If you do decide to stay on the waitlist then you should stay in touch with the admissions office at the school where you want to go. We recommend writing a letter of continued interest (LOCI) and updating the school with any new relevant information e.g. a new LSAT score (if you took one after getting waitlisted which would be rare and impressive), final semester of grades (if you are applying as a student), etc.
Tuition at most schools is a BIG number, but it doesn’t actually cover everything. Instead look at the school’s total cost of attendance which is a better representation of how much 1 year of school will actually cost. This is also when you should confirm how much you will get in scholarships and/or financial aid you will receive from the school. There are a lot of third party scholarships to which you can also apply, and your school’s financial aid website probably has a list.
Some things to keep in mind when borrowing for law school:
Check out a more thorough explanation of paying for school here.
Some schools will offer optional courses for the summer before your first year of law school, AKA “pre-law courses” or “0L courses”. The purpose of these courses is to introduce you to the content that you will see during your first year of law school and to get you start thinking like a law school student to make 1L a little easier.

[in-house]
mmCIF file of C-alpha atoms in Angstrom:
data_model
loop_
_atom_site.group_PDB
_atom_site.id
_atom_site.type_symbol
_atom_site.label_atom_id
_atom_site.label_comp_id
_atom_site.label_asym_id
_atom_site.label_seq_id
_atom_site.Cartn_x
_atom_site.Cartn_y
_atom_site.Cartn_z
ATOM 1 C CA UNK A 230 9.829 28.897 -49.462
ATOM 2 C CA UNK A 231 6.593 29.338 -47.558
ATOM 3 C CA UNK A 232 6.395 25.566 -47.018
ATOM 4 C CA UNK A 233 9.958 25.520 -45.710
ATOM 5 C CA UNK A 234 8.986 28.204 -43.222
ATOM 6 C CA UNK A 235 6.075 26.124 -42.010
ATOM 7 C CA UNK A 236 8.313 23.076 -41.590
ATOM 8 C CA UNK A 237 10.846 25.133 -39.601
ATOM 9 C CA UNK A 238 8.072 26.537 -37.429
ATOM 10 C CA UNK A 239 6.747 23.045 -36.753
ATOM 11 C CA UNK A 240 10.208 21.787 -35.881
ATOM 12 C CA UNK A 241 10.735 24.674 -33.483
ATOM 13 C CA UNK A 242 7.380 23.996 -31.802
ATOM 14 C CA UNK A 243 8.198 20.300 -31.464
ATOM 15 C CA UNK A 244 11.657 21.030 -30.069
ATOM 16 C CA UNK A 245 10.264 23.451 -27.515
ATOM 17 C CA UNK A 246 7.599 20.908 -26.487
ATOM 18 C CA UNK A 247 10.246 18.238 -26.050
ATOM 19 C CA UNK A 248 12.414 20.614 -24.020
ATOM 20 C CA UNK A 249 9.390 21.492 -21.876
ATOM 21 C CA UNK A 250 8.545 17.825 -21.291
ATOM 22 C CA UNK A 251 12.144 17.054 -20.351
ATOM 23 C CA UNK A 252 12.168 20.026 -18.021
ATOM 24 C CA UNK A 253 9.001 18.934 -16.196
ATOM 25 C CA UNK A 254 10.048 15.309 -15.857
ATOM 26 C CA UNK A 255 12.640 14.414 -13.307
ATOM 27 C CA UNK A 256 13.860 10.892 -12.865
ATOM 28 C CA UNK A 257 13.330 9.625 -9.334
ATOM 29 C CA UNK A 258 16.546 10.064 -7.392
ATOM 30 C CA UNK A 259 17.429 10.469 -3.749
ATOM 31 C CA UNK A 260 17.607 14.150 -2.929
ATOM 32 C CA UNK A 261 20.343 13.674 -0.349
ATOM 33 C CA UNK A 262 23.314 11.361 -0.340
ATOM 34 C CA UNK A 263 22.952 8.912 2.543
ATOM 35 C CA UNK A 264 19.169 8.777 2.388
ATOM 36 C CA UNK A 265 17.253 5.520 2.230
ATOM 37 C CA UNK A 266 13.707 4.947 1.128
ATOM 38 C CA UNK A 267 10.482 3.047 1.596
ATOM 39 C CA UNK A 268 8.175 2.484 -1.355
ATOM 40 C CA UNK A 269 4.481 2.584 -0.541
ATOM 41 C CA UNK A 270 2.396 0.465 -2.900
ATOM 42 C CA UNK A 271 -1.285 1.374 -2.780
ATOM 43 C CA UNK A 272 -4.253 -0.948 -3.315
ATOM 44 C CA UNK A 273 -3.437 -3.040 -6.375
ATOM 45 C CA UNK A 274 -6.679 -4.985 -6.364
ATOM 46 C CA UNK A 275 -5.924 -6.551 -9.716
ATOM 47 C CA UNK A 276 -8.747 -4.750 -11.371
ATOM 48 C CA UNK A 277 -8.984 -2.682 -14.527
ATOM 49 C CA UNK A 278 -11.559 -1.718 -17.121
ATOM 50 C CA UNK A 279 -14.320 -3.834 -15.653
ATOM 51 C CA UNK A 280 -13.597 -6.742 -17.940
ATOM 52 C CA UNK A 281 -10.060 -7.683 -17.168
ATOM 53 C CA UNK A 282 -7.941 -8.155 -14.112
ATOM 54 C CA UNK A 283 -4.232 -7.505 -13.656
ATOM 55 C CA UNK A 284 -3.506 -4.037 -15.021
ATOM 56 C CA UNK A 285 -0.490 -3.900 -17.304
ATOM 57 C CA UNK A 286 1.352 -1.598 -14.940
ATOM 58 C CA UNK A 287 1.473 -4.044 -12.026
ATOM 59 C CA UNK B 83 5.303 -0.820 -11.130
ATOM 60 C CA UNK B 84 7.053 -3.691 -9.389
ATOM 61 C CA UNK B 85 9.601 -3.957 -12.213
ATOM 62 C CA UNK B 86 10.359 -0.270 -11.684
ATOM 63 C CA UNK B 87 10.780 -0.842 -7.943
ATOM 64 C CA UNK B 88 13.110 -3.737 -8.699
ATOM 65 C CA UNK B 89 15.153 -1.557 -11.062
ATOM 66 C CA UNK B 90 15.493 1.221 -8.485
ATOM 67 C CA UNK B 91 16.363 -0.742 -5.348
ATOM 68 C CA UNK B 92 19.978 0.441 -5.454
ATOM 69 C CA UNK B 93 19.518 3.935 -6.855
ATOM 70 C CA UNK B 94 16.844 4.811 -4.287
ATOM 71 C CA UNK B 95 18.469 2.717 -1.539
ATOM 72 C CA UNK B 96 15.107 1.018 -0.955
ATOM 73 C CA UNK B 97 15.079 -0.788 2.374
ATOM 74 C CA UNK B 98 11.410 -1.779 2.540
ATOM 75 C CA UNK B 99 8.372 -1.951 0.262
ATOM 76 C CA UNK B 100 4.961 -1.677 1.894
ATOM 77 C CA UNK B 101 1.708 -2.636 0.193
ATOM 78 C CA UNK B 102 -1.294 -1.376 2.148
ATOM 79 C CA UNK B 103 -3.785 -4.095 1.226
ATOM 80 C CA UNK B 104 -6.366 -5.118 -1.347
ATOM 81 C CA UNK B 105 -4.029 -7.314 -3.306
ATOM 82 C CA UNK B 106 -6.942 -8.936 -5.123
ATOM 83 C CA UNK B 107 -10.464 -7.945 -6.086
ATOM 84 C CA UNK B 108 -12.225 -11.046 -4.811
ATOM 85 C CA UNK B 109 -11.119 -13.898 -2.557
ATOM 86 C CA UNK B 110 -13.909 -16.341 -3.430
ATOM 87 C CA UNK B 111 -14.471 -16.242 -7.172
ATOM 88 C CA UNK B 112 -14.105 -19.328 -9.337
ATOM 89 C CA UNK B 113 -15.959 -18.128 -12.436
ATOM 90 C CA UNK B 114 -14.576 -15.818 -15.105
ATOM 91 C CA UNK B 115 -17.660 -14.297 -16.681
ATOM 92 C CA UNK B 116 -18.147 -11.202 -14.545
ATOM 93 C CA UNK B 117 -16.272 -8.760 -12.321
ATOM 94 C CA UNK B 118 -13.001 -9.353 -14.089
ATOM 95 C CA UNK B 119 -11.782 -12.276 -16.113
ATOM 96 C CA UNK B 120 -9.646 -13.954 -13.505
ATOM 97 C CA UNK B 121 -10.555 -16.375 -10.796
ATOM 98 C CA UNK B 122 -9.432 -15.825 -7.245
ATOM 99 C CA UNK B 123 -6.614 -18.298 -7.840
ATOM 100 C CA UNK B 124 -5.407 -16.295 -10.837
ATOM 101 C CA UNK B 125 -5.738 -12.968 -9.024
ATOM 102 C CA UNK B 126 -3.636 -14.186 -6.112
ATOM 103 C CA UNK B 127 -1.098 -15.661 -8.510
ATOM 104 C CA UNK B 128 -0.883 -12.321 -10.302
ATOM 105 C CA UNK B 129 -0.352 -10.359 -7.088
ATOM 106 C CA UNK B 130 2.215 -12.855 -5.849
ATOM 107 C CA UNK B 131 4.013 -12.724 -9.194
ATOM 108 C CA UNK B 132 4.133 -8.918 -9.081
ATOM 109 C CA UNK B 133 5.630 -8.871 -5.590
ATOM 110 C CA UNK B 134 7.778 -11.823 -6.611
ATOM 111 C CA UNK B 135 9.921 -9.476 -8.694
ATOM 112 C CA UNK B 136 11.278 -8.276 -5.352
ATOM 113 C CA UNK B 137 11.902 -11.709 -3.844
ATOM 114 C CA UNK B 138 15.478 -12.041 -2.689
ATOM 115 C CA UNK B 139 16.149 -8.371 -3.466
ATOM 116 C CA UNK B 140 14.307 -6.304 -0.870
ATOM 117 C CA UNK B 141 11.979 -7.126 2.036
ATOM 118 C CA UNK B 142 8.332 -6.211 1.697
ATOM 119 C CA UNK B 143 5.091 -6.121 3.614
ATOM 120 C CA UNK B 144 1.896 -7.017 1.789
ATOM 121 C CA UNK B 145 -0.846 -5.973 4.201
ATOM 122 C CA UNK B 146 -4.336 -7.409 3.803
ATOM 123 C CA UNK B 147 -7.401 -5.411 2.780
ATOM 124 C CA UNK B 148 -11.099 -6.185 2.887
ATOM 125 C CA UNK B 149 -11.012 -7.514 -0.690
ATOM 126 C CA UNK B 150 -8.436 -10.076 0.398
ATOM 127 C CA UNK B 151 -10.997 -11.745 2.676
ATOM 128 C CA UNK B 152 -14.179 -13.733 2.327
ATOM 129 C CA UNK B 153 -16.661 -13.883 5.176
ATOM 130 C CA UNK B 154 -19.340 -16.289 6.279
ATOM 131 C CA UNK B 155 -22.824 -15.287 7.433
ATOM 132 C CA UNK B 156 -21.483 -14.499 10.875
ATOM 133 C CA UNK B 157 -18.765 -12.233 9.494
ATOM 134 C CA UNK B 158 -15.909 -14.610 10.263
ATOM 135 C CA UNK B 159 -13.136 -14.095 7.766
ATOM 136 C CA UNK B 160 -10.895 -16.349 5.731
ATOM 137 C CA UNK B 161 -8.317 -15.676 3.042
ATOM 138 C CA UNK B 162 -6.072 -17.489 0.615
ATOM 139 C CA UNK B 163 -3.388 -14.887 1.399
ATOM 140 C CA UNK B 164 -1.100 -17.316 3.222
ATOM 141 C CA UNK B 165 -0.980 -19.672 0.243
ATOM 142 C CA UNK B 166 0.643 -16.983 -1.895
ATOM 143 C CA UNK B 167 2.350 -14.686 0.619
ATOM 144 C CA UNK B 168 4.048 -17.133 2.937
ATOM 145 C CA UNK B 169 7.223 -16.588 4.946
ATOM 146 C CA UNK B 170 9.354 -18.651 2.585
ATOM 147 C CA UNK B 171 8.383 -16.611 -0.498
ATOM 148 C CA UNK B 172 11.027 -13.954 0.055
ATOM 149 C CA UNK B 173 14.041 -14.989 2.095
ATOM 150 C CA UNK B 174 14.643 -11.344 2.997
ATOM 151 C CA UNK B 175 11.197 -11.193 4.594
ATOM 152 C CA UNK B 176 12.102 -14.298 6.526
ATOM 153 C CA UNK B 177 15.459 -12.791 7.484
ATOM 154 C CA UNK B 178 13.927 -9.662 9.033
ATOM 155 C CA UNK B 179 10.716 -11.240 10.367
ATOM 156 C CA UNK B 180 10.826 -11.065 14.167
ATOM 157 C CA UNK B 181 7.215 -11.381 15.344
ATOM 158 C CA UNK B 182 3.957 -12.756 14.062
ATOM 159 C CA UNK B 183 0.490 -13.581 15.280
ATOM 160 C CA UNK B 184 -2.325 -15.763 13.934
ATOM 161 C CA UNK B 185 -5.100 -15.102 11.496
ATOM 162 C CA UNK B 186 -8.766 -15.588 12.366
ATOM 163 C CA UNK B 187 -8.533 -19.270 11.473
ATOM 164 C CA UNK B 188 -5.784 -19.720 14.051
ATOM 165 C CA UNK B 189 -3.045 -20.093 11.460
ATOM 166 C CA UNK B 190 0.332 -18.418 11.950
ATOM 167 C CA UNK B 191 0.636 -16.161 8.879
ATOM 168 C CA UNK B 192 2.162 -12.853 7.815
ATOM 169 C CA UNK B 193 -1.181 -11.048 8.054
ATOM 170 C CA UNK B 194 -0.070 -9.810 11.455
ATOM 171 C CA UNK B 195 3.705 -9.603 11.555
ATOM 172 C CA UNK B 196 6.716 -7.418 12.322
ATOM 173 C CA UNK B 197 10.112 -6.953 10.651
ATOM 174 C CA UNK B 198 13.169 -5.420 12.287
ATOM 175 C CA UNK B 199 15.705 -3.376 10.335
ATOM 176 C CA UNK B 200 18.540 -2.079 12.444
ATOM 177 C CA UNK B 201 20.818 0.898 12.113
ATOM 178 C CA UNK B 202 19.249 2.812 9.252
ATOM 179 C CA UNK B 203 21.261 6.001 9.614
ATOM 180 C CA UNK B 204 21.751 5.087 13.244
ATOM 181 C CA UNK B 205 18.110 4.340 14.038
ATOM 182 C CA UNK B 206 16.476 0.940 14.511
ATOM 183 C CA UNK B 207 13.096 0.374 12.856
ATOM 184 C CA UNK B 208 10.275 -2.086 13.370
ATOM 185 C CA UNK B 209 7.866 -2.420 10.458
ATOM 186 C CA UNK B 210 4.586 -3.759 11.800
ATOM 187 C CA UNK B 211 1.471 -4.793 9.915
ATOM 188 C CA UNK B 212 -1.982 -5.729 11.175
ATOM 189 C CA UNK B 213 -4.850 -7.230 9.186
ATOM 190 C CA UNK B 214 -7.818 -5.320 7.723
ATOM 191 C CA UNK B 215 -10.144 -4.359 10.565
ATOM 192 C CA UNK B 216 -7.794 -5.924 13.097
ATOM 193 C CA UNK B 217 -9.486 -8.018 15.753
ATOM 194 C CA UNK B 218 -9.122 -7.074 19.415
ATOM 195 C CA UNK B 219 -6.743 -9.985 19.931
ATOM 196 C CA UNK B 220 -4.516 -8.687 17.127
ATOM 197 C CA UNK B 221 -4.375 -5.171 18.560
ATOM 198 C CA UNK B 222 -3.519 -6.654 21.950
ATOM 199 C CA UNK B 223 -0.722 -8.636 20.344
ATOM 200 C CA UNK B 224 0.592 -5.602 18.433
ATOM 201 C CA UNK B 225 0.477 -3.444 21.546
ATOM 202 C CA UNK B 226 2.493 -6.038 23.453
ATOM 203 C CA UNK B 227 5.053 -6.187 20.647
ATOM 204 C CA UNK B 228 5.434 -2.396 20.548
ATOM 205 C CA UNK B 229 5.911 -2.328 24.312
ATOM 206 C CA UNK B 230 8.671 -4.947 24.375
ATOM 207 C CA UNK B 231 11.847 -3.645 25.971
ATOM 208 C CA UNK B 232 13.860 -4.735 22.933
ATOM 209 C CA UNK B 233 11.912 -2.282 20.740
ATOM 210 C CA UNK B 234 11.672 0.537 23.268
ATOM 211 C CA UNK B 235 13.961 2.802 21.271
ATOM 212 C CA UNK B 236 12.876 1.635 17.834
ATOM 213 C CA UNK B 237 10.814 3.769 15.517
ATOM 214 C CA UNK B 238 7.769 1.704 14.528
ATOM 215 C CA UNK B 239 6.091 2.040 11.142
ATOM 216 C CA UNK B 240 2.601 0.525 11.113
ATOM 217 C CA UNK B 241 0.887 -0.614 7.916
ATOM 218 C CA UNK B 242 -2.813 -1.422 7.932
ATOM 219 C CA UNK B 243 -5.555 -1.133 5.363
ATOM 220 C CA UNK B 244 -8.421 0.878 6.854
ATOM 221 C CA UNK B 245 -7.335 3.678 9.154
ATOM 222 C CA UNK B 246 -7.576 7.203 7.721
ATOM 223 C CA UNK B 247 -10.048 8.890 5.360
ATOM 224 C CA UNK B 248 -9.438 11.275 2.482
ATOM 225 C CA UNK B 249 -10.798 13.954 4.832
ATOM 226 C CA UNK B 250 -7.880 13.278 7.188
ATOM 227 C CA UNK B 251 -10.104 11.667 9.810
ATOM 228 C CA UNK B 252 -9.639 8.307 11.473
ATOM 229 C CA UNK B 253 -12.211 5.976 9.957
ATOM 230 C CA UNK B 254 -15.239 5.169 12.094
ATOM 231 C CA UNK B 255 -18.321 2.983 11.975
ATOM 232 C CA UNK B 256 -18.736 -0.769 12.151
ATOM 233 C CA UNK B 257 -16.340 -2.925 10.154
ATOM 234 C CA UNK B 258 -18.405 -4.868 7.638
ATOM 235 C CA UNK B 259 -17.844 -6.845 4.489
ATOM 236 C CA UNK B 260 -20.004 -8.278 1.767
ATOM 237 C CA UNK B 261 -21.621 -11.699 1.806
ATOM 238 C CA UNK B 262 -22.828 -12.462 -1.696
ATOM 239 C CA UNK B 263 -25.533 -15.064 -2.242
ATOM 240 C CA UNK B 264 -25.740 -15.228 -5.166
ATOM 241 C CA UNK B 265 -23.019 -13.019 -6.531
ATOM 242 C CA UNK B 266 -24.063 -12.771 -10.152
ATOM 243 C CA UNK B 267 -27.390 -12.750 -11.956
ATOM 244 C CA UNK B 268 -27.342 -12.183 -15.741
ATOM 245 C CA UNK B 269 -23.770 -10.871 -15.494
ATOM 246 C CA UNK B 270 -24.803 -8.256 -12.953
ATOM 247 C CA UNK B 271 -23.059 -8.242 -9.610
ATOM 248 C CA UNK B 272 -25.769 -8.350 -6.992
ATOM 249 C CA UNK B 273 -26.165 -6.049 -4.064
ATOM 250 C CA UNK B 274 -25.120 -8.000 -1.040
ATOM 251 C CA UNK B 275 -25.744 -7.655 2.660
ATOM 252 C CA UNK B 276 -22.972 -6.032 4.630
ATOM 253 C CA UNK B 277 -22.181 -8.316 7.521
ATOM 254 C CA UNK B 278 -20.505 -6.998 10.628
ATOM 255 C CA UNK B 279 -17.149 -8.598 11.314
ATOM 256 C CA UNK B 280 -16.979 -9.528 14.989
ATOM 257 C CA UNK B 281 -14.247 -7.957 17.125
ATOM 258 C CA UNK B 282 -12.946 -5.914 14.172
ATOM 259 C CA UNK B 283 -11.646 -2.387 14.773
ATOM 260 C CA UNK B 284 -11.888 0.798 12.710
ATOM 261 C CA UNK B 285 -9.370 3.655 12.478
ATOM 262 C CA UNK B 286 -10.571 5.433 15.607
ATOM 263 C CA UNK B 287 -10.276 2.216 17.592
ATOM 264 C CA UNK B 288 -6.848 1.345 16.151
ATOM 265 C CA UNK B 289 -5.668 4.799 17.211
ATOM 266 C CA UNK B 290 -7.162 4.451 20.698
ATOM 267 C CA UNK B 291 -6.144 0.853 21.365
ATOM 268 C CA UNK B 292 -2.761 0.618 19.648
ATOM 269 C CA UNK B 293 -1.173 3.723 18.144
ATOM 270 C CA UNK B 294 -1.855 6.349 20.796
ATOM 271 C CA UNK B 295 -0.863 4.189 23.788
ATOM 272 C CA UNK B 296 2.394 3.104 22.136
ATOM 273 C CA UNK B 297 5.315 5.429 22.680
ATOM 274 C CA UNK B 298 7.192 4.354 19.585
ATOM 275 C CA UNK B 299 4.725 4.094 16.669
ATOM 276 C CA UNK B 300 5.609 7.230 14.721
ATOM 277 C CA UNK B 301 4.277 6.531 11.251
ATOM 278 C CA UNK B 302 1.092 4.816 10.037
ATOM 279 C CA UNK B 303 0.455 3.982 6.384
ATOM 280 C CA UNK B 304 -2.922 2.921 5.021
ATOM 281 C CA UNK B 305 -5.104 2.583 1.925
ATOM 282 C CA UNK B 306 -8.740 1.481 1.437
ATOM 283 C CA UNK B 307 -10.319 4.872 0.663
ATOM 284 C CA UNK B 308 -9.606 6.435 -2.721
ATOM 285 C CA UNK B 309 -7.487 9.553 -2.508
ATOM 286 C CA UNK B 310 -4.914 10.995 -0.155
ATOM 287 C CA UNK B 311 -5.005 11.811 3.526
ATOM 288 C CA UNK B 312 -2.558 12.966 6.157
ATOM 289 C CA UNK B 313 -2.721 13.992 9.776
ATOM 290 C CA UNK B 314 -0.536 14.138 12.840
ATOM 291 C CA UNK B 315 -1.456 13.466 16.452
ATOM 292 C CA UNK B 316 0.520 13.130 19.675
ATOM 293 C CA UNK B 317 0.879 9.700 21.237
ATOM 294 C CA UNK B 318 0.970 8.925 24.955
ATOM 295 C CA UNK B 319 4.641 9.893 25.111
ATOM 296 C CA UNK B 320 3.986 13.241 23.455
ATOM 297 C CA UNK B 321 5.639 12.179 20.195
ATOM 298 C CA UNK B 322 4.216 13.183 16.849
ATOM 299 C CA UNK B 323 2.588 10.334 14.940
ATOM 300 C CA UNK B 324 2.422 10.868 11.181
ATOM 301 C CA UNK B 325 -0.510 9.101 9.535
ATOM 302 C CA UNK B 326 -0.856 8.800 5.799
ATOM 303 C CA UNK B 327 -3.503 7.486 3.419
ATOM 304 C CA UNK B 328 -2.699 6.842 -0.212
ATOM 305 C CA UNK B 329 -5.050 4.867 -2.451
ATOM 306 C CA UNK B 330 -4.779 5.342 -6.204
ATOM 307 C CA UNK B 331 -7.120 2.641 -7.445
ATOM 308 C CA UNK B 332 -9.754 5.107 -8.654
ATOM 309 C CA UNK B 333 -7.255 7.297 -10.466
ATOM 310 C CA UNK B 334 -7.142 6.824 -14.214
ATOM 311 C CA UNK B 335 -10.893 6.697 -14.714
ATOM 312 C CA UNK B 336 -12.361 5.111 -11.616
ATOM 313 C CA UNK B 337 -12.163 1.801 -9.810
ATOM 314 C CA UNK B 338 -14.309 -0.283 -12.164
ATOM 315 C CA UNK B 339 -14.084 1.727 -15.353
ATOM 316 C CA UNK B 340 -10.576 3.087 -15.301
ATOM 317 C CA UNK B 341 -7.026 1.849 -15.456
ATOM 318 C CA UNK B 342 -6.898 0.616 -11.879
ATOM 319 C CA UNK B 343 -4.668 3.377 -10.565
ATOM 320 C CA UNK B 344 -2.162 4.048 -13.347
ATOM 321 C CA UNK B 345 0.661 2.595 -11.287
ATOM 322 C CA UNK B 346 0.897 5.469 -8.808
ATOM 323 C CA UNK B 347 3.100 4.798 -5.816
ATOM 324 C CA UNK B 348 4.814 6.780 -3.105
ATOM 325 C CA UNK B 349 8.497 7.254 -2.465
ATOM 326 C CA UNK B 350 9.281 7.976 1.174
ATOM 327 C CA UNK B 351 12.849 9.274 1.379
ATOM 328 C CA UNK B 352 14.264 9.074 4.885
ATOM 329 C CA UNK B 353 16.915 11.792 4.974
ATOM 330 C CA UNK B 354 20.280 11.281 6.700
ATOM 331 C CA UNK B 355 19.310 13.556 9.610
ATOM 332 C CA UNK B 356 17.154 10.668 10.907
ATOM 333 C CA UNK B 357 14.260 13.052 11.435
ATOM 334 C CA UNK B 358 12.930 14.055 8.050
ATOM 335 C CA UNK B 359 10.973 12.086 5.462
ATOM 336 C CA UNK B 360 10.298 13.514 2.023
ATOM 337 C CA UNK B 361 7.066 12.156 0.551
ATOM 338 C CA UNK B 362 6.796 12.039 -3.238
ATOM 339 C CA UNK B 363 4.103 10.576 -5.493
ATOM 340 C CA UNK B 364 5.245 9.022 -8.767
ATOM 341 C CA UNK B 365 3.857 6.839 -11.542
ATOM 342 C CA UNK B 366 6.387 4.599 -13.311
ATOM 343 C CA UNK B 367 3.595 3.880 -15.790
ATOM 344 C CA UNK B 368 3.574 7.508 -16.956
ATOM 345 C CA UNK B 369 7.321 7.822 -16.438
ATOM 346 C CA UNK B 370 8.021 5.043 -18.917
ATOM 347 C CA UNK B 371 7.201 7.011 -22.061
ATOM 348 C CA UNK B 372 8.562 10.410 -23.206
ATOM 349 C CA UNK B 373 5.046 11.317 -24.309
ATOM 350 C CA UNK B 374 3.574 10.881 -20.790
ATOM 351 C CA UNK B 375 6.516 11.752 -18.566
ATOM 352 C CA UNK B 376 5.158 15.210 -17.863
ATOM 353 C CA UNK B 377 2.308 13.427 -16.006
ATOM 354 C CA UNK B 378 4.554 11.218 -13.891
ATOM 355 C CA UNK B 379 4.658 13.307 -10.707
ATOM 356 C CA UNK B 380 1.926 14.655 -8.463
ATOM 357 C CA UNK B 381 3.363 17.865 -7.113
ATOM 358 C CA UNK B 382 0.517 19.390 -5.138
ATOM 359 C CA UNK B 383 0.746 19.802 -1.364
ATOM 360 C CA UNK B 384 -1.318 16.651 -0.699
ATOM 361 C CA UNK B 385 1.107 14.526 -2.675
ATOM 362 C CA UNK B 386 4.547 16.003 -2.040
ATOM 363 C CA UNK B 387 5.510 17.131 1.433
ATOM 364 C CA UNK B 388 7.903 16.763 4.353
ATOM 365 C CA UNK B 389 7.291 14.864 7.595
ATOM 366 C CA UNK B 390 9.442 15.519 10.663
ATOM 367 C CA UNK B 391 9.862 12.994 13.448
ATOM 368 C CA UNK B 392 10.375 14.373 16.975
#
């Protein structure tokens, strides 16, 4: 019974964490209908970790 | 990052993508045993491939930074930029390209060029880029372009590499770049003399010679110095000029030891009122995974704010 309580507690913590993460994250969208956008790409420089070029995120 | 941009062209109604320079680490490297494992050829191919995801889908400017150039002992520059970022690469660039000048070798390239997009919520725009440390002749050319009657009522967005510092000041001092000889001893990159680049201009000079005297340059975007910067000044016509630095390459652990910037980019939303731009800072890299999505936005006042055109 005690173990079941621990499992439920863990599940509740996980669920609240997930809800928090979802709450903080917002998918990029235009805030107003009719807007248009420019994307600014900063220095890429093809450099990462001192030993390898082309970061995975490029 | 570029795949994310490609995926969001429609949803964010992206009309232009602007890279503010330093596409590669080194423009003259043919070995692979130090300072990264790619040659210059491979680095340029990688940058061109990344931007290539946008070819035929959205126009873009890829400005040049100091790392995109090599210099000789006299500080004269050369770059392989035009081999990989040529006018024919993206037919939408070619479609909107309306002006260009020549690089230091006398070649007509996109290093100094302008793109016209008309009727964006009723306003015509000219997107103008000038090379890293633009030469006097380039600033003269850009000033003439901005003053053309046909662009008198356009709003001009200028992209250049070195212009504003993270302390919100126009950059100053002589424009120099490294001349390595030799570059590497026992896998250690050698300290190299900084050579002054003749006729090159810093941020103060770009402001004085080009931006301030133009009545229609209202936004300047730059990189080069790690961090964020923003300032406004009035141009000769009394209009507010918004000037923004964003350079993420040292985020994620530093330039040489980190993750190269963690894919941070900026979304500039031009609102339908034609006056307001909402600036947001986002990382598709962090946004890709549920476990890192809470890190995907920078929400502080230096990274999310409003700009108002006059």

There are also third-party 0L courses that you can pay for. These courses offer classes, and can also offer community and mentorship by the course administrators and instructors which often lasts during your whole time in law school. If you can afford these courses they can be great opportunities, especially for students who are going to law school with limited law relevant social resources.
Find a place to live: For many of you, the move to law school will be the first time that you transplant to an entirely new city, potentially with little to no network. This can be exciting and is also a little scary. Regardless of who you are going to live with, or if you are going to live on or off campus, we recommend figuring out what the housing situation is like in your new city as soon as possible.
For example, leases in Boston are mostly available to start in June or September. Finding an apartment in NYC will probably cost you 4-months’ rent up front (first and last, broker fee, security deposit). If you have lived in northeast US or California cities these types of things might be normal, but for everyone else these might be shocks. Better to be shocked and surprised in May or June than in September when you are supposed to be starting classes.
I am the half of LSD that didn't take the LSAT, or go to law school (Sorry about that). But I did go to MIT business school while surrounded by law students and lawyers, so I am somewhat qualified to talk about the intricacies of law school apps and finances.
Windsor (the dog) didn't write this but he WAS a Resident Tutor and career advisor at Harvard College with me, so deserves some credit.